Guide to deciding the appropriate level of sanitation solution.


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  • Jennykay333
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  • A civil engineer from UK currently working in Rwanda
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Guide to deciding the appropriate level of sanitation solution.

Hi everyone,

From my first look in the guidelines I see there is a table showing the applicability of the different sanitation methods for different cases. However is there any guidance on the order of preference? Some kind of hierarchy to help make the design decision. To explain my context, I'm working in Rwanda as a civil engineer and the company I'm with has a whole variety of different kinds of projects. From refurbishing a school that is using pit latrines, up to a university campus that will have it's own wastewater treatment plant. And it's the projects in between that I think it is hard to make the decision for the appropriate level of waste treatment. Septic tanks going to a soakaway are the most common solution, but when the project has the funding to do a 'better' solution, it would be good to have the backing to show why something more than a septic tank should be used to - and if this is even the case!

Any advice would be great!

A civil engineer from UK currently working in Rwanda
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  • andypeal
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Re: Guide to deciding the appropriate level of sanitation solution.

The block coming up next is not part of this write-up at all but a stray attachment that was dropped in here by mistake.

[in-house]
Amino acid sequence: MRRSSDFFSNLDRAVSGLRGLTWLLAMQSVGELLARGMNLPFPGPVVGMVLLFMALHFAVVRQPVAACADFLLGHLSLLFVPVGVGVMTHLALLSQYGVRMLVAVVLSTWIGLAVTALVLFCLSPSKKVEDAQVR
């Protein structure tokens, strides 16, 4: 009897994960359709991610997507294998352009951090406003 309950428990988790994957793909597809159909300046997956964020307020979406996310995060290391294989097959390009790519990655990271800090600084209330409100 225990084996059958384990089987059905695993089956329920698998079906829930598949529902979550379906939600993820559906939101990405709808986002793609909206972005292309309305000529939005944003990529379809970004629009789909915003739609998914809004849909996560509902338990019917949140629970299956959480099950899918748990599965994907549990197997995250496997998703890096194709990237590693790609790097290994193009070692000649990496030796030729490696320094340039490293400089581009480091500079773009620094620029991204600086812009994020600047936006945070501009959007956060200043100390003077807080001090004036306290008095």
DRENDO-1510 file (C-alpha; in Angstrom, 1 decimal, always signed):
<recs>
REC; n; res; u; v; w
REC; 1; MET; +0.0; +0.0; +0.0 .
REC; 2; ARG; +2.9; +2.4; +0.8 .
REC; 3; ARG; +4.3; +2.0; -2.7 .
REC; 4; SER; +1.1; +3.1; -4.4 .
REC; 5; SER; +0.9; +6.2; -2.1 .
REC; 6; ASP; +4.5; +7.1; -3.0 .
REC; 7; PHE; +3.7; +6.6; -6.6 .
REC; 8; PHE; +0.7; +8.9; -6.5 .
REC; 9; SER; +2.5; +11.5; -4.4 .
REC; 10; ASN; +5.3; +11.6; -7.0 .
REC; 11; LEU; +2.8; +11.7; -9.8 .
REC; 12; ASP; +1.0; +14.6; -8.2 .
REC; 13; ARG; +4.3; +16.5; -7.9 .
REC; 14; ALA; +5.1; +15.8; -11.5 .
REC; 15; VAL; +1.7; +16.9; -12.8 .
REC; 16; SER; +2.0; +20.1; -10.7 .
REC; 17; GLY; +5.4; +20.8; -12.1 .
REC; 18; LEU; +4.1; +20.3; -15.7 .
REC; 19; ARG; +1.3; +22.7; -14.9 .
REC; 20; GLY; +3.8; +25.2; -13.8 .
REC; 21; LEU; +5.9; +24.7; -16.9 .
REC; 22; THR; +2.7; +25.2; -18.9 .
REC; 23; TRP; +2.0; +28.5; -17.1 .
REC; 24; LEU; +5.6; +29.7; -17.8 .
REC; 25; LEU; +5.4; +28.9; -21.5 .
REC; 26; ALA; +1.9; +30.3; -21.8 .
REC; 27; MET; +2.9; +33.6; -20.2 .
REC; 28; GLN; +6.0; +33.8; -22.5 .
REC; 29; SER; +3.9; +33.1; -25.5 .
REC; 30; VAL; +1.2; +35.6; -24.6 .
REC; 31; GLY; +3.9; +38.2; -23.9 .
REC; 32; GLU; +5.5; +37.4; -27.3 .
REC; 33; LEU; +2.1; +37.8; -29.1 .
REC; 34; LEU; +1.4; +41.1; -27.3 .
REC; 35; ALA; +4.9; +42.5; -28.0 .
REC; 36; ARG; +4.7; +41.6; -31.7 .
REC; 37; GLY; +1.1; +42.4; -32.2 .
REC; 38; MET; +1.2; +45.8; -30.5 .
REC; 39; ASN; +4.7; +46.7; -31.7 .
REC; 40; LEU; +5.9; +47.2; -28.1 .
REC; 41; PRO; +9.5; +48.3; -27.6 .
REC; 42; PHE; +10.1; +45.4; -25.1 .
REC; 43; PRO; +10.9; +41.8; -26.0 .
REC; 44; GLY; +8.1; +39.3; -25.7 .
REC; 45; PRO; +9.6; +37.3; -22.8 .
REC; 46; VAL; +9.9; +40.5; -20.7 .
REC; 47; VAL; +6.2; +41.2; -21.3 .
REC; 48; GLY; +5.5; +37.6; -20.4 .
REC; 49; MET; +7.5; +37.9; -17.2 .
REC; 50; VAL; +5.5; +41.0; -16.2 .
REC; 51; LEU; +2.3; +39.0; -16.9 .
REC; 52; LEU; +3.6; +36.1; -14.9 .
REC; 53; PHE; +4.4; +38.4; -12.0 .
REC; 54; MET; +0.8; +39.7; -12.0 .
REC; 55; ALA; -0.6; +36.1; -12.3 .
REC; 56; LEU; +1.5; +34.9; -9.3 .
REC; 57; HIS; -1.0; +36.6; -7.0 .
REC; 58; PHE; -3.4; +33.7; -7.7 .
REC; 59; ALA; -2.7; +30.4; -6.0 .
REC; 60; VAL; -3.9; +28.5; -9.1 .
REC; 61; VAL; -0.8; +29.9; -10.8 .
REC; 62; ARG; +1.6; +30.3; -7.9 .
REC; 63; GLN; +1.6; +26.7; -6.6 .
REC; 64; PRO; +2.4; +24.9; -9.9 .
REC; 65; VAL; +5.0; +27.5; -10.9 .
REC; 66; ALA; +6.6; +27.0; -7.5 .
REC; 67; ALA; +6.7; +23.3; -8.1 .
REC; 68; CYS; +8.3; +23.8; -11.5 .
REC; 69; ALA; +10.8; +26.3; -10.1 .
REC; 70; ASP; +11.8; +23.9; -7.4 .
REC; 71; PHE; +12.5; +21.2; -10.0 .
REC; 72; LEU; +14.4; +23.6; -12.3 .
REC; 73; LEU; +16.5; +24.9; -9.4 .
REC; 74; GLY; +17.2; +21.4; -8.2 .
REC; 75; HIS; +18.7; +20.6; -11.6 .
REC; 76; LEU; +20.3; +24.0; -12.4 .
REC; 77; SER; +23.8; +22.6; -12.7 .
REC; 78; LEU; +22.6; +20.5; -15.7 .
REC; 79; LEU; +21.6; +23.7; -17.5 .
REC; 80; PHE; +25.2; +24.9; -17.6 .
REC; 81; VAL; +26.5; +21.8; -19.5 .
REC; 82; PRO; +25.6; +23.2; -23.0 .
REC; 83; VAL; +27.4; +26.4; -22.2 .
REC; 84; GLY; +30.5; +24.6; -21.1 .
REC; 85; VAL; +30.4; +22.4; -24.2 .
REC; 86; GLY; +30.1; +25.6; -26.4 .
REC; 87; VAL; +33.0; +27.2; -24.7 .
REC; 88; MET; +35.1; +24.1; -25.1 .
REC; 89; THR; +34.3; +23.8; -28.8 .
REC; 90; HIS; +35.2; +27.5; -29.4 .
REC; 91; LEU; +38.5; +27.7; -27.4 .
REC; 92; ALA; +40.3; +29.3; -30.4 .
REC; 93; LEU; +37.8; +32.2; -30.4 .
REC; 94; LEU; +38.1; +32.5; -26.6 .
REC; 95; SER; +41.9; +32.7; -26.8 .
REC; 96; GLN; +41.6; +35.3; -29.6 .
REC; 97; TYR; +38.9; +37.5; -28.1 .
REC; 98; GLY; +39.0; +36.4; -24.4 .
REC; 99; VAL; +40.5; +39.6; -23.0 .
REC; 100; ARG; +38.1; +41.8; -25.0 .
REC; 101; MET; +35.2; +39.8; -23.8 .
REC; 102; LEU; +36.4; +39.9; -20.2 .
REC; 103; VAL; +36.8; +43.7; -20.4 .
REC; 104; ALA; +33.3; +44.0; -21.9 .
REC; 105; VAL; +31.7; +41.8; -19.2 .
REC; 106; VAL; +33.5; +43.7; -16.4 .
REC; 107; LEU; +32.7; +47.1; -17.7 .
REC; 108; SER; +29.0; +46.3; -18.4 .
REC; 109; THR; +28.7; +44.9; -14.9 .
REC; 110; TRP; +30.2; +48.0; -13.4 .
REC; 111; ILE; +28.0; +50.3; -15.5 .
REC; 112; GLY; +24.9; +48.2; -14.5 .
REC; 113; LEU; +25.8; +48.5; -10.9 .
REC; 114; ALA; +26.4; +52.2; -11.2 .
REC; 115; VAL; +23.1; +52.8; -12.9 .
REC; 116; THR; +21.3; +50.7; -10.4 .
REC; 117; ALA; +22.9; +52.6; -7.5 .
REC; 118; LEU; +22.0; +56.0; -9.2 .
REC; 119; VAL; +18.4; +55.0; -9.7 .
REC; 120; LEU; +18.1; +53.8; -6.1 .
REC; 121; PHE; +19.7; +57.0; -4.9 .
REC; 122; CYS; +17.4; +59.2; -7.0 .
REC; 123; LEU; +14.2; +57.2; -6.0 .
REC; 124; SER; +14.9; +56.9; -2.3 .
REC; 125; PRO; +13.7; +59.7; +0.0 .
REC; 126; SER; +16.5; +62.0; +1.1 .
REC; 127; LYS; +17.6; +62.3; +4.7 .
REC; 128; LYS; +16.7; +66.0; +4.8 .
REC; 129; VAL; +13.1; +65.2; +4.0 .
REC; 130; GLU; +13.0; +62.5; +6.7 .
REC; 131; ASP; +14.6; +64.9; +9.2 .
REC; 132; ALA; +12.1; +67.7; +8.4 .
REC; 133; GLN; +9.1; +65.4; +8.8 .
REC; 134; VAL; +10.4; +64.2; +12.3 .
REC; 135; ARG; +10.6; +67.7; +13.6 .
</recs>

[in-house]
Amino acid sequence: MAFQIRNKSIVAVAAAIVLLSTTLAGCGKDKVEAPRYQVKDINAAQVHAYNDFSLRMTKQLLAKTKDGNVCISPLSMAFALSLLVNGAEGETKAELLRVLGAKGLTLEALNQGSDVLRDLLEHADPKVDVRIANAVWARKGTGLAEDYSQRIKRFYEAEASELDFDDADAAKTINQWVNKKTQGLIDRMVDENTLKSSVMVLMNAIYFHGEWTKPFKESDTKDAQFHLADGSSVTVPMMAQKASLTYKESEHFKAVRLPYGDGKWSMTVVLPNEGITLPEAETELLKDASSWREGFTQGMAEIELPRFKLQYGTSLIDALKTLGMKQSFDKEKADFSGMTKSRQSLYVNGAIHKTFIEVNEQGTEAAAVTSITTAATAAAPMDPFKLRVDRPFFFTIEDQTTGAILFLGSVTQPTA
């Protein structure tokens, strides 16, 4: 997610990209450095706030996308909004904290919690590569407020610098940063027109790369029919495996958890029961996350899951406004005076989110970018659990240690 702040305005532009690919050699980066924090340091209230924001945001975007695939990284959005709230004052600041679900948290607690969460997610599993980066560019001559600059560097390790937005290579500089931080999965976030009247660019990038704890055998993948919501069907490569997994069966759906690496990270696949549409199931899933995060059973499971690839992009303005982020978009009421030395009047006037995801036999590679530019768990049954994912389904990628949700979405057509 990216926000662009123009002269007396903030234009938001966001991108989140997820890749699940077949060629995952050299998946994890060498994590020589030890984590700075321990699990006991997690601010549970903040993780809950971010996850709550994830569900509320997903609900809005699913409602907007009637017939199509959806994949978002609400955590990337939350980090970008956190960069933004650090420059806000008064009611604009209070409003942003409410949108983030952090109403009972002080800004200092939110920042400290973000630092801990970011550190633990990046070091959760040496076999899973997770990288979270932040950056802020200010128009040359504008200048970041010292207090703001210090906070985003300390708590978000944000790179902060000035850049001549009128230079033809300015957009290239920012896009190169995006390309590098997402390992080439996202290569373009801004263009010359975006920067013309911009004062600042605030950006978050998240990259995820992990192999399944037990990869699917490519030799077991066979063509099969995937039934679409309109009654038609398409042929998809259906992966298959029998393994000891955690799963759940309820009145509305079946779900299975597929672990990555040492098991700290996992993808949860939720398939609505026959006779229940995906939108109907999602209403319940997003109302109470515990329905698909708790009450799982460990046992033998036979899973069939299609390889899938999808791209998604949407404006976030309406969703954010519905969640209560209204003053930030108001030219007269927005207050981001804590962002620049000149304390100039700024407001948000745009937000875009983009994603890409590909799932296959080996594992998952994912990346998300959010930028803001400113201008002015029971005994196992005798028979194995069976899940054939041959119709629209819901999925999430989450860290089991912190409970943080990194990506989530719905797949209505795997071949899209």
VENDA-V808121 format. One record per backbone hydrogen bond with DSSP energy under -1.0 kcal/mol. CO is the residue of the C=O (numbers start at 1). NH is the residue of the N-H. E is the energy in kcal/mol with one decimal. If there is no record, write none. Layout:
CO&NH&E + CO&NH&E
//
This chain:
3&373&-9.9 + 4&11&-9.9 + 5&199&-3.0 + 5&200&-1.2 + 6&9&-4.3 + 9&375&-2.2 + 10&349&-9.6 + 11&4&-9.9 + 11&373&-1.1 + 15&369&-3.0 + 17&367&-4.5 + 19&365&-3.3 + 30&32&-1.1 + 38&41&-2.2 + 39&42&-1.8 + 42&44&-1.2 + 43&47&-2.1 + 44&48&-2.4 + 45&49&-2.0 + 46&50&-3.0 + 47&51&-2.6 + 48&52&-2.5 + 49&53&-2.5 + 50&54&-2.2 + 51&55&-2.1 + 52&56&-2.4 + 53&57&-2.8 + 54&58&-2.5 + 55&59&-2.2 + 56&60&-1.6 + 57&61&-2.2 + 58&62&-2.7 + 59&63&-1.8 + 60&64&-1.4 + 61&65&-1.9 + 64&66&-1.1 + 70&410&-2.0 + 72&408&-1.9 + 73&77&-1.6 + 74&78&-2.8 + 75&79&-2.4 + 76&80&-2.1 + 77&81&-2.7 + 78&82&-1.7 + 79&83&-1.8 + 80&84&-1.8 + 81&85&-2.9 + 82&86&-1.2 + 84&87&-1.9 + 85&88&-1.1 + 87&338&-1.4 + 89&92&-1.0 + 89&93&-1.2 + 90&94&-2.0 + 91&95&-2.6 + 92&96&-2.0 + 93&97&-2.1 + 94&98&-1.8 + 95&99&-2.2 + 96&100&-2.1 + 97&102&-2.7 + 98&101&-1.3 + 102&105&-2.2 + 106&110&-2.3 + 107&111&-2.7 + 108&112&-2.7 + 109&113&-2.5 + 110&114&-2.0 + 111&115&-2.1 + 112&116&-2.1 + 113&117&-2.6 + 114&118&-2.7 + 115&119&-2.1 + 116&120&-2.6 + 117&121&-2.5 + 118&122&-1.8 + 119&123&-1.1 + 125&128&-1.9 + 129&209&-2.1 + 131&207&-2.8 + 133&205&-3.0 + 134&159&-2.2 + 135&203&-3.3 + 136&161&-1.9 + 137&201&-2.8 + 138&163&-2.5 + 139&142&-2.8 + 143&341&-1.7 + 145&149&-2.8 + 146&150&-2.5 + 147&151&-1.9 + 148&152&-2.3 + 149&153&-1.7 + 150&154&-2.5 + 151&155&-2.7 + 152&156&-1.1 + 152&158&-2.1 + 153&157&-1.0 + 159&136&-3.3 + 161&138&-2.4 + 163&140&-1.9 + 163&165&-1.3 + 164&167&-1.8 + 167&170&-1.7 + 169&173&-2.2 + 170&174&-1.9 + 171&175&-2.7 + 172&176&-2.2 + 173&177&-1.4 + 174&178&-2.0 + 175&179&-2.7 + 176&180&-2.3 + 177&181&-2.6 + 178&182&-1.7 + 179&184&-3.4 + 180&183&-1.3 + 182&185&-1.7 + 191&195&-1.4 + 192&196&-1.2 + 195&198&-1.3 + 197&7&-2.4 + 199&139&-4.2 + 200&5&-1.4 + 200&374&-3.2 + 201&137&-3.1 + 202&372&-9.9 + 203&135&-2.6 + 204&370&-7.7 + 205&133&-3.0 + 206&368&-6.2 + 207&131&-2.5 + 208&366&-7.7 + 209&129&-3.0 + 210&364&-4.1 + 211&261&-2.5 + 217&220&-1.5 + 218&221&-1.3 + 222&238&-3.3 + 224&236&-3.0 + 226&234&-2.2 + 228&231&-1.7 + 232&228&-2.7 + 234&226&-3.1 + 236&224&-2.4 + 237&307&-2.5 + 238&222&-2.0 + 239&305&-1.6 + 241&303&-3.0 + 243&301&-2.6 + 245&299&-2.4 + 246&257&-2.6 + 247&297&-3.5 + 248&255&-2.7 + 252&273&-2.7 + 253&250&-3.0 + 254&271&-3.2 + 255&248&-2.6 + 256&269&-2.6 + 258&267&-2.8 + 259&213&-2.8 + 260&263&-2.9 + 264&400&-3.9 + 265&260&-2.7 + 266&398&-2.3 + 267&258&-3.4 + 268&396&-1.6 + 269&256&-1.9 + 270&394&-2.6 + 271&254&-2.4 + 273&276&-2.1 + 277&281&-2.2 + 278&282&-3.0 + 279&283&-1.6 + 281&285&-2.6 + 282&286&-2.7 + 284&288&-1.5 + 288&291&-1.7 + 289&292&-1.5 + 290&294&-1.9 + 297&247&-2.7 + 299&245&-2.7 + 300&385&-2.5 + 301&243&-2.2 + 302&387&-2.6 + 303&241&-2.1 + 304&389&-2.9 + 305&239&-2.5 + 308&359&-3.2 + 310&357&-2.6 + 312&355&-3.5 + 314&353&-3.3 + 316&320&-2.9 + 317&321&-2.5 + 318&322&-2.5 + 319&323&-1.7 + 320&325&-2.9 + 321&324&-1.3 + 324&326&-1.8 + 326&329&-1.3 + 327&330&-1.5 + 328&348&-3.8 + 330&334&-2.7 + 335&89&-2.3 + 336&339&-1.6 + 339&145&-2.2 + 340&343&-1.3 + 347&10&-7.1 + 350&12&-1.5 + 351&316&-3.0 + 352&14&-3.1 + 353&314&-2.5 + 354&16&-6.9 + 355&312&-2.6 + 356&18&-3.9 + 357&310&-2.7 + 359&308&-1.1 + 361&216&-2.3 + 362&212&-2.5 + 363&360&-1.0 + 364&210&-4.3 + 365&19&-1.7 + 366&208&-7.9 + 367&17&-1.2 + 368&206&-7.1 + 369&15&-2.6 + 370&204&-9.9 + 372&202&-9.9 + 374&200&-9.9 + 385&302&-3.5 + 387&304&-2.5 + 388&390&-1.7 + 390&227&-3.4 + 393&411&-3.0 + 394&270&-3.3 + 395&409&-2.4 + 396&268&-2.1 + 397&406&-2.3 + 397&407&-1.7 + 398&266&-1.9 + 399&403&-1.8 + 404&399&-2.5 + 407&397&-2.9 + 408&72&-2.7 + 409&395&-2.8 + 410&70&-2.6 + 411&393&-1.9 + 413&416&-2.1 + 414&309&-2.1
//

Hi Jenny,

Thanks for the post, your question on the applicability table in the sanitation and health guidelines is really interesting.

You are quite right, the idea of the table is to highlight where the systems are best suited/most applicable, it is not suggesting a hierarchy. Making the decision on what system to use where is entirely dependent on the context. This issue is highlighted in the introduction to chapter 3 of the guidelines and was succinctly highlighted in Kate and Sophie's WHO webinar quiz…see questions 6 and 7.

So I would expand on two important parts of this:
1. Design the solution in terms of a system (the toilet and after the toilet) i.e. the whole sanitation chain from containment through to treatment and end use/disposal. So if you recommend a toilet connected to a septic tank with a soak pit, you need to design the whole system; thinking about the method for emptying the faecal sludge when the tank fills up, how it will be transported to treatment, how it will be treated, and what will be done with the treated product? And
2. Think about who will manage all the different parts? Not just cleaning the toilet and emptying the septic tank but the transport, treatment and end use/disposal as well…including human resources, capital maintenance, O&M, financing etc. For instance, there may be a treatment plant already that the faecal sludge can be taken to, but is it functioning and if so, will it accept faecal sludge?

I don’t know of a complete and authoritative guide or handbook to refer you to, but alongside the new guidelines there are useful tools out there which you can find. For example, the FSM toolbox and PATH’s sanitation technology filtering tool; and there are a bunch of references in chapter 3 that you might find useful (take a look at Tilley et al, 2014; Strande, 2014; and Tayler, 2018).

Good luck!

(Member of the guidelines development group)
Water and Sanitation Specialist
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